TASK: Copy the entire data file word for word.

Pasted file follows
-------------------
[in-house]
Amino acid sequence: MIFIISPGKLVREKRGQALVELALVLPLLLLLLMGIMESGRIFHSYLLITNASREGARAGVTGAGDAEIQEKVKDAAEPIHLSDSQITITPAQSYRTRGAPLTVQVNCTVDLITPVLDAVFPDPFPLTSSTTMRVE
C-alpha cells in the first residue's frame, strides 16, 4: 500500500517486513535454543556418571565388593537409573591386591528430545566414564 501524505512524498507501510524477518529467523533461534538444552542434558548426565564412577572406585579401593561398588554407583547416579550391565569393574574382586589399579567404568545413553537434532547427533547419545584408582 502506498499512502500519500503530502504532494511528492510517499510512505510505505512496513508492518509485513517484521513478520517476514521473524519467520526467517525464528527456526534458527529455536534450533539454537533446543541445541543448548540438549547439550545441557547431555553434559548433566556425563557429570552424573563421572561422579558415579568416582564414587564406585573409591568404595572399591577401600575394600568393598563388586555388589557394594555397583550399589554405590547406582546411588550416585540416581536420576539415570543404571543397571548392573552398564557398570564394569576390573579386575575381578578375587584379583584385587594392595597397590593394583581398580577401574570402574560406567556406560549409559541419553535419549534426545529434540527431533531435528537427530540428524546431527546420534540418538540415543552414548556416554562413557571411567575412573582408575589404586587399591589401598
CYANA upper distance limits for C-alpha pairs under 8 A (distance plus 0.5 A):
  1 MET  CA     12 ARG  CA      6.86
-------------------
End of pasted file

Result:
[in-house]
Amino acid sequence: MIFIISPGKLVREKRGQALVELALVLPLLLLLLMGIMESGRIFHSYLLITNASREGARAGVTGAGDAEIQEKVKDAAEPIHLSDSQITITPAQSYRTRGAPLTVQVNCTVDLITPVLDAVFPDPFPLTSSTTMRVE
C-alpha cells in the first residue's frame, strides 16, 4: 500500500517486513535454543556418571565388593537409573591386591528430545566414564 501524505512524498507501510524477518529467523533461534538444552542434558548426565564412577572406585579401593561398588554407583547416579550391565569393574574382586589399579567404568545413553537434532547427533547419545584408582 502506498499512502500519500503530502504532494511528492510517499510512505510505505512496513508492518509485513517484521513478520517476514521473524519467520526467517525464528527456526534458527529455536534450533539454537533446543541445541543448548540438549547439550545441557547431555553434559548433566556425563557429570552424573563421572561422579558415579568416582564414587564406585573409591568404595572399591577401600575394600568393598563388586555388589557394594555397583550399589554405590547406582546411588550416585540416581536420576539415570543404571543397571548392573552398564557398570564394569576390573579386575575381578578375587584379583584385587594392595597397590593394583581398580577401574570402574560406567556406560549409559541419553535419549534426545529434540527431533531435528537427530540428524546431527546420534540418538540415543552414548556416554562413557571411567575412573582408575589404586587399591589401598
CYANA upper distance limits for C-alpha pairs under 8 A (distance plus 0.5 A):
  1 MET  CA     12 ARG  CA      6.86